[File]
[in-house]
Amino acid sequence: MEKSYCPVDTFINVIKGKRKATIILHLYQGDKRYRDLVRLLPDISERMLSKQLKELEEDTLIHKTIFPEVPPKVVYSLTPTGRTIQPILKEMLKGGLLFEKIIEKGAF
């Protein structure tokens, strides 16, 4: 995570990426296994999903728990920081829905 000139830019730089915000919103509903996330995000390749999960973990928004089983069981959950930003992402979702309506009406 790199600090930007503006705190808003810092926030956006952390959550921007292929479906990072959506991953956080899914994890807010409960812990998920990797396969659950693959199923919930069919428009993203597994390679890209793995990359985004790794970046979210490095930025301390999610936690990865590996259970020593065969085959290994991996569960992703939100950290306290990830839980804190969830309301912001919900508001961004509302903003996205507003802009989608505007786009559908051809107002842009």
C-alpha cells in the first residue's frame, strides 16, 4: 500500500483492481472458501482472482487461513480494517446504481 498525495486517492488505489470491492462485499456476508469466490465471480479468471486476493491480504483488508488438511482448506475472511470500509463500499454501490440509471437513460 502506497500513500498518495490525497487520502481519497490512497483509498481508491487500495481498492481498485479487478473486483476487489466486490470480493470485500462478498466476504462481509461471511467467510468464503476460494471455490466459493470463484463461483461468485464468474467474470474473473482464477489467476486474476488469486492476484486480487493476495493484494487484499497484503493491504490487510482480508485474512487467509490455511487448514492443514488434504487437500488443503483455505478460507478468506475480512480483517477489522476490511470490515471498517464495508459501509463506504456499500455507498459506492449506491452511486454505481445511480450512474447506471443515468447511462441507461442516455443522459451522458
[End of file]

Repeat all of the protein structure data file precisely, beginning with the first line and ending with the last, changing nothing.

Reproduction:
[in-house]
Amino acid sequence: MEKSYCPVDTFINVIKGKRKATIILHLYQGDKRYRDLVRLLPDISERMLSKQLKELEEDTLIHKTIFPEVPPKVVYSLTPTGRTIQPILKEMLKGGLLFEKIIEKGAF
């Protein structure tokens, strides 16, 4: 995570990426296994999903728990920081829905 000139830019730089915000919103509903996330995000390749999960973990928004089983069981959950930003992402979702309506009406 790199600090930007503006705190808003810092926030956006952390959550921007292929479906990072959506991953956080899914994890807010409960812990998920990797396969659950693959199923919930069919428009993203597994390679890209793995990359985004790794970046979210490095930025301390999610936690990865590996259970020593065969085959290994991996569960992703939100950290306290990830839980804190969830309301912001919900508001961004509302903003996205507003802009989608505007786009559908051809107002842009």
C-alpha cells in the first residue's frame, strides 16, 4: 500500500483492481472458501482472482487461513480494517446504481 498525495486517492488505489470491492462485499456476508469466490465471480479468471486476493491480504483488508488438511482448506475472511470500509463500499454501490440509471437513460 502506497500513500498518495490525497487520502481519497490512497483509498481508491487500495481498492481498485479487478473486483476487489466486490470480493470485500462478498466476504462481509461471511467467510468464503476460494471455490466459493470463484463461483461468485464468474467474470474473473482464477489467476486474476488469486492476484486480487493476495493484494487484499497484503493491504490487510482480508485474512487467509490455511487448514492443514488434504487437500488443503483455505478460507478468506475480512480483517477489522476490511470490515471498517464495508459501509463506504456499500455507498459506492449506491452511486454505481445511480450512474447506471443515468447511462441507461442516455443522459451522458